Share Courtesy Adrienne CorreaA diver studies coral reefs at the Flower Garden Banks National Marine Sanctuary in the Gulf of Mexico.Scientists think the Tax Day Floods in 2016 had a negative impact on the Flower Garden Banks, a diverse ecosystem of coral reefs in the Gulf of Mexico. So, Hurricane Harvey must have been even worse on them, right? Not necessarily.Researchers from NOAA and several Texas universities have studied the coral reefs in the Gulf, and, so far, they haven’t seen the same kind of damage from all the freshwater runoff after Harvey that they saw in the months following the 2016 floods.Several months after the Tax Day Floods, there was a mass mortality event on the reef, according to Adrienne Correa, an assistant professor of ecology and evolution at Rice University. But researchers like her are still trying to learn exactly what caused it. The cause could’ve been all the fresh water from the floods disturbing the salty conditions the coral need to thrive – or something else.So, in October, when Correa and other researchers took water samples and dove down to the Flower Garden Banks, they thought maybe they’d see a similar result. But that was not the case.But why not? Correa says further study is still needed. She and other scientists are busy analyzing their samples from the site. But, she says wind and ocean circulation patterns could’ve kept all that fresh water from getting to the banks this time.She said scientists have much better data leading up to and after Harvey compared to the Tax Day Floods. So, they can compare the two events and better determine if certain microbial signatures match up and learn exactly what caused the 2016 mortality event.Courtesy Adrienne CorreaA researcher prepares to dispatch machinery to take water samples from the Flower Garden Banks coral reefs in the Gulf of Mexico.Regardless of the cause, it’s important to keep tabs on the health of the Flower Garden Banks because they’re some of the highest coral-cover reefs left in the Atlantic and Gulf. They harbor some of the most diverse marine life species in the ocean, and they’re important to many industries – such commercial fishing and diving. And she says problems could still surface in the coming months. If all that fresh water from Harvey had come down on the Flower Garden Banks, the outcome could’ve been dire.Correa and Dr. Michelle Johnson from the Flower Garden Banks National Marine Sanctuary talk with Houston Matters host Craig Cohen about the health of the site after Harvey.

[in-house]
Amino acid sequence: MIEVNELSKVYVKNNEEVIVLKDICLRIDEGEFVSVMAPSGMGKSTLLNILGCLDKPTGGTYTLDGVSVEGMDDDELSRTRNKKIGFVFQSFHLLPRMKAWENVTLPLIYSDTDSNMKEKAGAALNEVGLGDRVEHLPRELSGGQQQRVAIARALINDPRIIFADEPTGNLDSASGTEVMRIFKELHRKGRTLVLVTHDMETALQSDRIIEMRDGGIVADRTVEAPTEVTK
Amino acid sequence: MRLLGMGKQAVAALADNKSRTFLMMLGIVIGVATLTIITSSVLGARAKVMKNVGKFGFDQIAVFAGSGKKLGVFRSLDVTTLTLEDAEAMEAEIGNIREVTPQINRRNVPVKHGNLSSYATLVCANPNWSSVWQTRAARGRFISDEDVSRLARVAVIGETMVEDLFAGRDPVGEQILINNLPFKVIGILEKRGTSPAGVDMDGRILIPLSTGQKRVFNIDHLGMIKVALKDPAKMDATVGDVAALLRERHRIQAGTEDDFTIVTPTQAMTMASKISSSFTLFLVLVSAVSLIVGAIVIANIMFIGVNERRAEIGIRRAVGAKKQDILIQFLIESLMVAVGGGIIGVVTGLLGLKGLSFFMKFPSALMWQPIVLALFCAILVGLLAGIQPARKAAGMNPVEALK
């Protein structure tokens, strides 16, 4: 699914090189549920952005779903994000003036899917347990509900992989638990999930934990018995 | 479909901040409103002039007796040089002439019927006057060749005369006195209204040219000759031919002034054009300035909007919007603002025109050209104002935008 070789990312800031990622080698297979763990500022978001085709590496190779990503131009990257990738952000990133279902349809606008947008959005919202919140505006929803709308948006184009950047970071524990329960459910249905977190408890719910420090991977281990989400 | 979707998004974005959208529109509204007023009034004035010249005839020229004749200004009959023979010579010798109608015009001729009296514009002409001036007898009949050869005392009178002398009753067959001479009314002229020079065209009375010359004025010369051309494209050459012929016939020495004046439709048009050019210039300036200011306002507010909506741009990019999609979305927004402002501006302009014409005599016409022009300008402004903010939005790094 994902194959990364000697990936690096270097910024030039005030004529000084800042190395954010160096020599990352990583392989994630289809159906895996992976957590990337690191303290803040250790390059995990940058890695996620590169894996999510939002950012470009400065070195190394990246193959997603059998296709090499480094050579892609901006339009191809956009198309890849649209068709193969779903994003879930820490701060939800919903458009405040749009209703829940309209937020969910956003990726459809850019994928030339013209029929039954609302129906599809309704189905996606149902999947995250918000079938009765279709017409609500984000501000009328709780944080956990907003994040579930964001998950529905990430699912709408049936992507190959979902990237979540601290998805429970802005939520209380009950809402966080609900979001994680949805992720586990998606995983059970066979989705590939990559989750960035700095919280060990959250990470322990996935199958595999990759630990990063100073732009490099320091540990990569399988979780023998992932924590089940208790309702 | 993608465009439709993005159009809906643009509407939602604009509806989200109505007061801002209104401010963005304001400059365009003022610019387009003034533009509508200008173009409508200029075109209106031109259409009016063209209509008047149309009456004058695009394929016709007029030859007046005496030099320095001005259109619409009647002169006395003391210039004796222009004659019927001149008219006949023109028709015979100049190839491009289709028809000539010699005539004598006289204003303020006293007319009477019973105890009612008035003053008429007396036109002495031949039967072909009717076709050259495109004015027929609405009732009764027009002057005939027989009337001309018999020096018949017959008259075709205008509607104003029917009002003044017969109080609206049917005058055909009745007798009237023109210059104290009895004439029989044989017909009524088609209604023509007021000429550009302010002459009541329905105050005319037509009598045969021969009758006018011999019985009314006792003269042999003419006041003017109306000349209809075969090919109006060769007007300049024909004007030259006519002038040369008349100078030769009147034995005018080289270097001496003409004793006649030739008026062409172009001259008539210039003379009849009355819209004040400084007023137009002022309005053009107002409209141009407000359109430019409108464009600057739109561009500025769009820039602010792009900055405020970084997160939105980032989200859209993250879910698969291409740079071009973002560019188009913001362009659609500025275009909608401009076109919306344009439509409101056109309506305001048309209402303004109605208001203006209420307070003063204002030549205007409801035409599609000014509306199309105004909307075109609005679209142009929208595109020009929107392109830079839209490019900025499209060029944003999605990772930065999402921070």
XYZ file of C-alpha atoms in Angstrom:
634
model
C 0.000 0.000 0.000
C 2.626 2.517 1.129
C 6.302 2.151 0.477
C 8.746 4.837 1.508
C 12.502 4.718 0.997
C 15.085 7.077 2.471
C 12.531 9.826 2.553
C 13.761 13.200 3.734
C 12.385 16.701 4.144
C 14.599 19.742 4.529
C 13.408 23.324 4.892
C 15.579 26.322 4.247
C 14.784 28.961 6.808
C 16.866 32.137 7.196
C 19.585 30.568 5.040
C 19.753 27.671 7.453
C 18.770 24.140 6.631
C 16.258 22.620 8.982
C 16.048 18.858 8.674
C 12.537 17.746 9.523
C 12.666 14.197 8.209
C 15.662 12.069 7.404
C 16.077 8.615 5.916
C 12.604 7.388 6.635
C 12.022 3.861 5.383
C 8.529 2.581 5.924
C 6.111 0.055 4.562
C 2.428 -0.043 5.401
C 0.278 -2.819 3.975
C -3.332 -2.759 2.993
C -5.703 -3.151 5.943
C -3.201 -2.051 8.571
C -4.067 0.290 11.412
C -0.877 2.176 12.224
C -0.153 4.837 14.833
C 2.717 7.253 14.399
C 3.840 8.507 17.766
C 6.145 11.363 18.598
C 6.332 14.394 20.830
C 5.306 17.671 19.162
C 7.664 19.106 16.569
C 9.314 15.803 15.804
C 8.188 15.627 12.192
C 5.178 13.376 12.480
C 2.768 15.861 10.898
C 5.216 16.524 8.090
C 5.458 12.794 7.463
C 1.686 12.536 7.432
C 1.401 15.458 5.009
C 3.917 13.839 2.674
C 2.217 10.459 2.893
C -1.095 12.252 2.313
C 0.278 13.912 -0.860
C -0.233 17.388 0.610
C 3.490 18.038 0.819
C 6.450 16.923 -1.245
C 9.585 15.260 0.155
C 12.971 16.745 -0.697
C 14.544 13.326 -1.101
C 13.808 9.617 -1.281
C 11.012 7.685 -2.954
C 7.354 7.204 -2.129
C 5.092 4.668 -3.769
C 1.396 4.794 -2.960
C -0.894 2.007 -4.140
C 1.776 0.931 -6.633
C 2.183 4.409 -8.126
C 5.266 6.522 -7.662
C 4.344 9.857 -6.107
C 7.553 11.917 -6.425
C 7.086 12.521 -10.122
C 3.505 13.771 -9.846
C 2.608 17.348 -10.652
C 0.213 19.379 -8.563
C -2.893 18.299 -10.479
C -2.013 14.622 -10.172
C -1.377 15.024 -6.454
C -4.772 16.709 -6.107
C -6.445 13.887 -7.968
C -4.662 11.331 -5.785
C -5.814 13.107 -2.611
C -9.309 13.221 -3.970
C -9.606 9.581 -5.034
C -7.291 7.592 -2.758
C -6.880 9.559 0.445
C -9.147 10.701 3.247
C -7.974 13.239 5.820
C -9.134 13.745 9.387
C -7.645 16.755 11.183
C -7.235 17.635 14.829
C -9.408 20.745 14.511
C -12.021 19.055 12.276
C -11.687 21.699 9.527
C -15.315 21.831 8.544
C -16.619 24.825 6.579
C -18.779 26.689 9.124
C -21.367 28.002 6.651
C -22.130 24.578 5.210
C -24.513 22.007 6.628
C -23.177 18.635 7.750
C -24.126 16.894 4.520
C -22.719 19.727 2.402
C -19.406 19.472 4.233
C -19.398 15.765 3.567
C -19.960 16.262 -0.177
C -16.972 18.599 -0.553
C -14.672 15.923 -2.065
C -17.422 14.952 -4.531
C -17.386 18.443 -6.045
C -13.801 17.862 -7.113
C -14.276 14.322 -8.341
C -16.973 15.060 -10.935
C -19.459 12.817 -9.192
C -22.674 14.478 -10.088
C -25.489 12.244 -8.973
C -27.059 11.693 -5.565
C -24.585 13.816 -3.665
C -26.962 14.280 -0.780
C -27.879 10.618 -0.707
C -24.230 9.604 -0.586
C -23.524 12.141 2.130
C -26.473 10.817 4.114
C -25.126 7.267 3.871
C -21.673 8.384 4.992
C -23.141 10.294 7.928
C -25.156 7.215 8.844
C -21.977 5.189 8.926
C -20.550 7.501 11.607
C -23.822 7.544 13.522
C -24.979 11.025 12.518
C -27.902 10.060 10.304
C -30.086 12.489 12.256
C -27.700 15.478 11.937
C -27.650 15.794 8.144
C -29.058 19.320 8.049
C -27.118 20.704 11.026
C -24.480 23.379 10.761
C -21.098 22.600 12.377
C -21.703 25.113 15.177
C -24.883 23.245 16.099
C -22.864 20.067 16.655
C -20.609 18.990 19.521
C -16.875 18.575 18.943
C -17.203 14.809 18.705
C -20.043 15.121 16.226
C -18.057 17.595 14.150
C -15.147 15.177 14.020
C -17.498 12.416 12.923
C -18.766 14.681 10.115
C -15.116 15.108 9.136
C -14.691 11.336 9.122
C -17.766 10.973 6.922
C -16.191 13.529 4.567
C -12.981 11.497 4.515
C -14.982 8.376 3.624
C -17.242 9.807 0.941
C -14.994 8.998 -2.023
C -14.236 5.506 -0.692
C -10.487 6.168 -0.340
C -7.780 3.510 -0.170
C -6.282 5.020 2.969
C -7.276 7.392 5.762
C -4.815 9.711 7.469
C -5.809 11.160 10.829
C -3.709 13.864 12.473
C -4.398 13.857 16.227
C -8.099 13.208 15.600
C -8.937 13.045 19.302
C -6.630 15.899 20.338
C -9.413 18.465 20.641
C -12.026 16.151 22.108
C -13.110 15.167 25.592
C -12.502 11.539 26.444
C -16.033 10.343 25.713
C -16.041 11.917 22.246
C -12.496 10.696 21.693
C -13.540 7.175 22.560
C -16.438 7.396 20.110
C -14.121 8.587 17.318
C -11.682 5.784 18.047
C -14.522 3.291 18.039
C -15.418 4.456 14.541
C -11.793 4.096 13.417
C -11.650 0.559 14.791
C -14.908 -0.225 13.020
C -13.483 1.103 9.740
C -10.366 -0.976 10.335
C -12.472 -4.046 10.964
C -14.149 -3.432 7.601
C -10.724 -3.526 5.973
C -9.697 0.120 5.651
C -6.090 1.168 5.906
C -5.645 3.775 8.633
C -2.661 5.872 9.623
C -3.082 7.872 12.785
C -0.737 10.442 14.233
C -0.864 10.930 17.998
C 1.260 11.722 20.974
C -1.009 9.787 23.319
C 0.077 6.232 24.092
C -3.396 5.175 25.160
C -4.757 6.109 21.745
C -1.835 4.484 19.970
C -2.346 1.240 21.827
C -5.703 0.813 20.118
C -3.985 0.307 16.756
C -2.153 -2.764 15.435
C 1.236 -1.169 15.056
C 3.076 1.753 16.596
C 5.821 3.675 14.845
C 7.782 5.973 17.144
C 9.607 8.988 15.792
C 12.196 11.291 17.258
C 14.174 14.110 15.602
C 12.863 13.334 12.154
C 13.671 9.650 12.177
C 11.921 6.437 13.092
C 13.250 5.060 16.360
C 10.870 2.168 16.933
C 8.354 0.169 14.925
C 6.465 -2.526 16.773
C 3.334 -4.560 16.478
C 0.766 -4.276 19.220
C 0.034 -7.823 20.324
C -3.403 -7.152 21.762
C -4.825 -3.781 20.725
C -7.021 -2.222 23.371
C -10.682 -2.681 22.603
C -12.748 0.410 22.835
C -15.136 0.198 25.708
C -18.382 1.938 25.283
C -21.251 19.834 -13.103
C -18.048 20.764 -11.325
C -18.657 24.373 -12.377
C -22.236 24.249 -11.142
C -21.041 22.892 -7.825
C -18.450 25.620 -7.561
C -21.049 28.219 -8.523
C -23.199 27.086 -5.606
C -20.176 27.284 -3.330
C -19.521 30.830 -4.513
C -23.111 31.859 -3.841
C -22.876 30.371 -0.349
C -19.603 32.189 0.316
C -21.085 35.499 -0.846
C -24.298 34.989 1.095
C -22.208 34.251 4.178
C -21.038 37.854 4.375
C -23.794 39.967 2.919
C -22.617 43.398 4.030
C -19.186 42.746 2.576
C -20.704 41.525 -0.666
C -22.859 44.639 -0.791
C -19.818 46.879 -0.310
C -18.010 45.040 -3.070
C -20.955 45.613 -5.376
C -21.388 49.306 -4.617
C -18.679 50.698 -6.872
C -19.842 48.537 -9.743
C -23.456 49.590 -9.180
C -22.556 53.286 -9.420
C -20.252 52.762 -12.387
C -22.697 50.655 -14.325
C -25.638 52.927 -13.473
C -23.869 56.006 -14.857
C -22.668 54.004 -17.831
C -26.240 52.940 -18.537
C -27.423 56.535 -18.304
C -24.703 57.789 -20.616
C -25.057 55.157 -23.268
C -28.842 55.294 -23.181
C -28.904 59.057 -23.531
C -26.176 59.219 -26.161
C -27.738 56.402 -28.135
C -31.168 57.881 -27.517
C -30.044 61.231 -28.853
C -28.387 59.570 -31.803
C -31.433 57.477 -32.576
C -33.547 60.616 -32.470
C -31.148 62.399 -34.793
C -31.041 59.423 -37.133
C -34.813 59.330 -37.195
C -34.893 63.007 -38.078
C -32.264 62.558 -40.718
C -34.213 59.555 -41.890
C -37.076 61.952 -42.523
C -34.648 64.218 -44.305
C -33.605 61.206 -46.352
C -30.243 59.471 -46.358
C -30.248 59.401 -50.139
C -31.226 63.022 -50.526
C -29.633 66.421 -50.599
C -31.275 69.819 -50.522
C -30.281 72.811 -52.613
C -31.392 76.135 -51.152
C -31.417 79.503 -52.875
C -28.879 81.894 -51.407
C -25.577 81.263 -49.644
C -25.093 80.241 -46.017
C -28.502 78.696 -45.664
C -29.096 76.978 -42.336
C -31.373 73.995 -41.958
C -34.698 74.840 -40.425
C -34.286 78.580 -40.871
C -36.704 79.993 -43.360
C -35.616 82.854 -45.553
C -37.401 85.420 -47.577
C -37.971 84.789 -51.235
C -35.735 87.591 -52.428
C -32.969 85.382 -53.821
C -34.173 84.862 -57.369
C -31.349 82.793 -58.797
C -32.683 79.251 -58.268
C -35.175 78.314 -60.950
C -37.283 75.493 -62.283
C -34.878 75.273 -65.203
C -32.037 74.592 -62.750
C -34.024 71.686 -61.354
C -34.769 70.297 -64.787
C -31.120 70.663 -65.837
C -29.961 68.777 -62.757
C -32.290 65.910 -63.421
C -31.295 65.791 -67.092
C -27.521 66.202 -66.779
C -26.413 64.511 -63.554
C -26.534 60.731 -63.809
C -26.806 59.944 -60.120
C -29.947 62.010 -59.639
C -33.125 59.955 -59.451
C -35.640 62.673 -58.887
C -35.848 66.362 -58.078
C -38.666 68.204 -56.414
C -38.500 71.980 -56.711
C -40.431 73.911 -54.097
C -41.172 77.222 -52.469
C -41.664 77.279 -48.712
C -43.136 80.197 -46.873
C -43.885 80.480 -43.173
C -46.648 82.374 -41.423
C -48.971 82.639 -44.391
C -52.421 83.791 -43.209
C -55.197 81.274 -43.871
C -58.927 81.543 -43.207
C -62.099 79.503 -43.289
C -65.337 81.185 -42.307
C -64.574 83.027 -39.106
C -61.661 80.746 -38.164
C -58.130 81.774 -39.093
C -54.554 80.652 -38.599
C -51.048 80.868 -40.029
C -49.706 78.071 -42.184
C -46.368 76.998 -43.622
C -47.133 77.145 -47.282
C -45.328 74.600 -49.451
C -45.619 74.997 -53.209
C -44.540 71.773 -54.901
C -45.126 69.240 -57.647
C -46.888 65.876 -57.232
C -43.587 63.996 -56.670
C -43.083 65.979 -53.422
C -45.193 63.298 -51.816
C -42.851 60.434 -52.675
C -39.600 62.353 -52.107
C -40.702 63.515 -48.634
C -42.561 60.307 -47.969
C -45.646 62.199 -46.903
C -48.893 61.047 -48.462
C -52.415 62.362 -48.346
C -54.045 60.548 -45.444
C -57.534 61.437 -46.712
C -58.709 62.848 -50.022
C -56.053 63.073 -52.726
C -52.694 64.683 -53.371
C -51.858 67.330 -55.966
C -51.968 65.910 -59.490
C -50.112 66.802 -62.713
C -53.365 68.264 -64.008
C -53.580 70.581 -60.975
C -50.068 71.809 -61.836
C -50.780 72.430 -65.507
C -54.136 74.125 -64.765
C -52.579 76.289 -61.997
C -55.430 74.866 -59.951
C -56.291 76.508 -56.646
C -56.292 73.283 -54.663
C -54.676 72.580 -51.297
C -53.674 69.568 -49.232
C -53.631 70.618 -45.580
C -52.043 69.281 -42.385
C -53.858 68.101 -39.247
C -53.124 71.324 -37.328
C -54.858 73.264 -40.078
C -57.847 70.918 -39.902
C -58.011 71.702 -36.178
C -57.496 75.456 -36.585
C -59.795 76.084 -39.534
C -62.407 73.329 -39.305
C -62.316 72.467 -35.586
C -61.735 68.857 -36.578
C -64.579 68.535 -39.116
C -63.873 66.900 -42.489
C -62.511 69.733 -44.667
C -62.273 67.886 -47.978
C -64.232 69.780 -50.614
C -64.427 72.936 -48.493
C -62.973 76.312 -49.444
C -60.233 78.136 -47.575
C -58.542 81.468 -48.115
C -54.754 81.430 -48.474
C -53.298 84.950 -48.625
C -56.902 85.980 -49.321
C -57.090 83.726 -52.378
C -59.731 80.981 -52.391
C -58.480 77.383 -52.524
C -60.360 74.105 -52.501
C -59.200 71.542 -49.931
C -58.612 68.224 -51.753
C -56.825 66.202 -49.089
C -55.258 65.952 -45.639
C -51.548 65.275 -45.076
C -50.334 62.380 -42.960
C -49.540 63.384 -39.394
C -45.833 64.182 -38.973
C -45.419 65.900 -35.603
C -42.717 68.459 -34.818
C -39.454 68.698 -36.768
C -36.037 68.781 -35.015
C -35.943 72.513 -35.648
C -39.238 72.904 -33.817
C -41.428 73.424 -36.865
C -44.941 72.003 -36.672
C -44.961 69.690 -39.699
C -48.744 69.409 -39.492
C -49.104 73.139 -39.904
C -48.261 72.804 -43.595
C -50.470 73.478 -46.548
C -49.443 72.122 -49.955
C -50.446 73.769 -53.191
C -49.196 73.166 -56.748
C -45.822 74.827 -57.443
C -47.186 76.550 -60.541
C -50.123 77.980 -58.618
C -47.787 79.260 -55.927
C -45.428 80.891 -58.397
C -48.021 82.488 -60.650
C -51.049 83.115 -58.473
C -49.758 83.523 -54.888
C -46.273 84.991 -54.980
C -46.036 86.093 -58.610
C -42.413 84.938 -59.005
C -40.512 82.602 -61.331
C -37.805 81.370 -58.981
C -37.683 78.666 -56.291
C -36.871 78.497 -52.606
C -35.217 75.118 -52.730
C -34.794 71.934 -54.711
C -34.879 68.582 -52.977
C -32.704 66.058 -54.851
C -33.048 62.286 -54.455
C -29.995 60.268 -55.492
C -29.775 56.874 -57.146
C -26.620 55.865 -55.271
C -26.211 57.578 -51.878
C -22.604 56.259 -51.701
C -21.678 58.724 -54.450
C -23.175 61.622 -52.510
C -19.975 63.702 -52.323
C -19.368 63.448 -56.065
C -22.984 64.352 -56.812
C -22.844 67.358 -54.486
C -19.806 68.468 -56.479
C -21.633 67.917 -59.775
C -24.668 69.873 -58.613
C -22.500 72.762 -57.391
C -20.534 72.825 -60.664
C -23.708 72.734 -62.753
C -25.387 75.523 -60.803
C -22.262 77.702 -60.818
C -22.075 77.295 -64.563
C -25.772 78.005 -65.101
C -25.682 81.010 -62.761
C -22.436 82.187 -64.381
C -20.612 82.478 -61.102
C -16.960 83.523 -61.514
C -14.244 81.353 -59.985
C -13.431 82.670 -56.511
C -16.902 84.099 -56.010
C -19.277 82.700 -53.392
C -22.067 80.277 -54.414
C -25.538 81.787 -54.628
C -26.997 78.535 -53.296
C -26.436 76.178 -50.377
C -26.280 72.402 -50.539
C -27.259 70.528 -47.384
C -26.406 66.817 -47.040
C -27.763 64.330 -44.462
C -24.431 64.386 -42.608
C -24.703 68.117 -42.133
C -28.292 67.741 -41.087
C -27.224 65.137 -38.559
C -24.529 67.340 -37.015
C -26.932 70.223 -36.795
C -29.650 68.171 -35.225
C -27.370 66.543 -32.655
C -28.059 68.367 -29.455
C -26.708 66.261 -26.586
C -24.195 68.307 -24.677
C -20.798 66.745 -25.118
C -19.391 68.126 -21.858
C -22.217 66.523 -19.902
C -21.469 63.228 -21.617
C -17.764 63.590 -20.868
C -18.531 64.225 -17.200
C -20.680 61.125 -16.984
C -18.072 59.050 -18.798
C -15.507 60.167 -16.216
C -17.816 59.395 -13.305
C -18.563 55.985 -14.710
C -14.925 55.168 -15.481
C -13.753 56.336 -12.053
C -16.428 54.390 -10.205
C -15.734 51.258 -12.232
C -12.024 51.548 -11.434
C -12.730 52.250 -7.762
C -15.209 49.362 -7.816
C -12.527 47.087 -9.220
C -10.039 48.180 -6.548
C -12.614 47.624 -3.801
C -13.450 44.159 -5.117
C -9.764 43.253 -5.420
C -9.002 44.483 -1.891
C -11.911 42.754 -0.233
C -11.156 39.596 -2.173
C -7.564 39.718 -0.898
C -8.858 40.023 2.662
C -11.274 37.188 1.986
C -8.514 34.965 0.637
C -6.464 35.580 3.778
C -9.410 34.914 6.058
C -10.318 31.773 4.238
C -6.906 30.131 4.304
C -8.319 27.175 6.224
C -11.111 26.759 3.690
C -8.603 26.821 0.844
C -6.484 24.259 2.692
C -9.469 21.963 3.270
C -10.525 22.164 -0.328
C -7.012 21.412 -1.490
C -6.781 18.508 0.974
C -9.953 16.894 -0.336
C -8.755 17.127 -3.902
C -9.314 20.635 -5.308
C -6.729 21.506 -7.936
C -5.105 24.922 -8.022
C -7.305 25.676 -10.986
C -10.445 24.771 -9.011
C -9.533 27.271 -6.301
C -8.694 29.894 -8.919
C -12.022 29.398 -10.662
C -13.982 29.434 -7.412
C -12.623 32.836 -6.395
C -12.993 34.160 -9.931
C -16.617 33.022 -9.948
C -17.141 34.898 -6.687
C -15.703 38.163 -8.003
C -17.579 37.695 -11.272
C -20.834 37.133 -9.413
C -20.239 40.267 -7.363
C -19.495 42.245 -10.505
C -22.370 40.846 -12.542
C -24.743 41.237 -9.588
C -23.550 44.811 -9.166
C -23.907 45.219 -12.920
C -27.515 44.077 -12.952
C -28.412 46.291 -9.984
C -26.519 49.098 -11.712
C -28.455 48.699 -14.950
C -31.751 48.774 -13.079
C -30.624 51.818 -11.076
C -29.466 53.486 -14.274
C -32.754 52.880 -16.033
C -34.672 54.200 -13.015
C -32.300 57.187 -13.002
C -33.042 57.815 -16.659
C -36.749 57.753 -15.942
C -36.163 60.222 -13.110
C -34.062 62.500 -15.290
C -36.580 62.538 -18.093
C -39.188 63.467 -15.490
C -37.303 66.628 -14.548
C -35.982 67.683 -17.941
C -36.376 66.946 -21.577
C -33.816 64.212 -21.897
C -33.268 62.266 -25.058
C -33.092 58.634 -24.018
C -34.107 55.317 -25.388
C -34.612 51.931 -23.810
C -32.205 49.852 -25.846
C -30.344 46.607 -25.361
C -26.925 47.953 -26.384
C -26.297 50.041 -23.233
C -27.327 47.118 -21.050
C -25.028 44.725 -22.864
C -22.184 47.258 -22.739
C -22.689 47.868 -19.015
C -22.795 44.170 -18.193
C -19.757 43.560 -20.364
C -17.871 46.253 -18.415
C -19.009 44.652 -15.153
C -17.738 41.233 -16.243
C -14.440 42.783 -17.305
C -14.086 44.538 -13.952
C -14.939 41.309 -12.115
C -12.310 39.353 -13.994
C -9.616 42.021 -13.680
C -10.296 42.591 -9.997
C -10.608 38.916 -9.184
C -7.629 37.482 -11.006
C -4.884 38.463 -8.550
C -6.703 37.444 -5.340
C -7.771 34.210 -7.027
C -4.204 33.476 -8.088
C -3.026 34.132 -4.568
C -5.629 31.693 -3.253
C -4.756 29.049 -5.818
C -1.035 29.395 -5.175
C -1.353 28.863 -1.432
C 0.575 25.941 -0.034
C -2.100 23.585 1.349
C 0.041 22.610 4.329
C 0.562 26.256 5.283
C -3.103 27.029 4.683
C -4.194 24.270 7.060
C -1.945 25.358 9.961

Journal information: Proceedings of the National Academy of Sciences A new way to use herbicides: To sterilize, not kill weeds Explore further Black-grass and rye-grass are considered by farmers, to be weeds. They are not only invasive—causing reduced yields in fields where they mix with crops—but can also harbor ergot, a type of fungus that can spread to crops, killing them. For these reasons, farmers have used herbicides to keep the grasses at bay. Unfortunately, the grasses have begun to develop immunity to the toxins traditionally used to kill them. In this new effort, the research group has found what appears to be the source of the plants’ new-found strength, and perhaps, a way towards creating a new way to kill them.Specifically, the team found that a gene called AmGSTF1, appears to be responsible for causing overproduction of an enzyme called glutathione transferase. In plants, the result is the production of more than normal amounts of antioxidants, which help ward off the toxins meant to kill them. The team made this discovery by adding the AmGSTF1 gene to thale cress, which does not have MHR. Doing so, they found, caused the thale cress to become just as resistant to herbicides as black or rye grass. Interestingly, the same enzyme has been found to be at least partly responsible for doing something similar with tumors that grow inside of humans. Because the enzyme has been known to help tumors in humans fight off toxic drugs, researchers have developed another drug called 4-chloro-7-nitro-benzoxadiazole—it blocks the production of glutathione transferase and as a result makes tumors easier to kill. Because of that, the researchers studying the invasive grasses tried spraying it on the thale cress that had been made resistant to herbicides and found that doing so caused it to lose its new-found abilities and to be once again susceptible to the chemicals meant to kill them. Unfortunately for farmers, the same drug cannot be used on invasive weeds because it’s toxic to people as well. But, the researchers suggest another similar drug might be developed that could do the job without harming those that eat the crops the farmers are trying to protect. Citation: Overcoming multiple herbicide resistance (2013, March 26) retrieved 18 August 2019 from https://phys.org/news/2013-03-multiple-herbicide-resistance.html More information: Key role for a glutathione transferase in multiple-herbicide resistance in grass weeds, PNAS, Published online before print March 25, 2013, doi: 10.1073/pnas.1221179110AbstractMultiple-herbicide resistance (MHR) in black-grass (Alopecurus myosuroides) and annual rye-grass (Lolium rigidum) is a global problem leading to a loss of chemical weed control in cereal crops. Although poorly understood, in common with multiple-drug resistance (MDR) in tumors, MHR is associated with an enhanced ability to detoxify xenobiotics. In humans, MDR is linked to the overexpression of a pi class glutathione transferase (GSTP1), which has both detoxification and signaling functions in promoting drug resistance. In both annual rye-grass and black-grass, MHR was also associated with the increased expression of an evolutionarily distinct plant phi (F) GSTF1 that had a restricted ability to detoxify herbicides. When the black-grass A. myosuroides (Am) AmGSTF1 was expressed in Arabidopsis thaliana, the transgenic plants acquired resistance to multiple herbicides and showed similar changes in their secondary, xenobiotic, and antioxidant metabolism to those determined in MHR weeds. Transcriptome array experiments showed that these changes in biochemistry were not due to changes in gene expression. Rather, AmGSTF1 exerted a direct regulatory control on metabolism that led to an accumulation of protective flavonoids. Further evidence for a key role for this protein in MHR was obtained by showing that the GSTP1- and MDR-inhibiting pharmacophore 4-chloro-7-nitro-benzoxadiazole was also active toward AmGSTF1 and helped restore herbicide control in MHR black-grass. These studies demonstrate a central role for specific GSTFs in MHR in weeds that has parallels with similar roles for unrelated GSTs in MDR in humans and shows their potential as targets for chemical intervention in resistant weed management. (Phys.org) —British scientists from several research facilities across the country have found that an enzyme called glutathione transferase which is known to neutralize toxins meant to stem the growth of tumors in humans, also appears to be responsible for helping two kinds of invasive grasses develop multiple herbicide resistance (MHR). The team has published the results of their study in the Proceedings of the National Academy of Sciences. © 2013 Phys.org This document is subject to copyright. Apart from any fair dealing for the purpose of private study or research, no part may be reproduced without the written permission. The content is provided for information purposes only.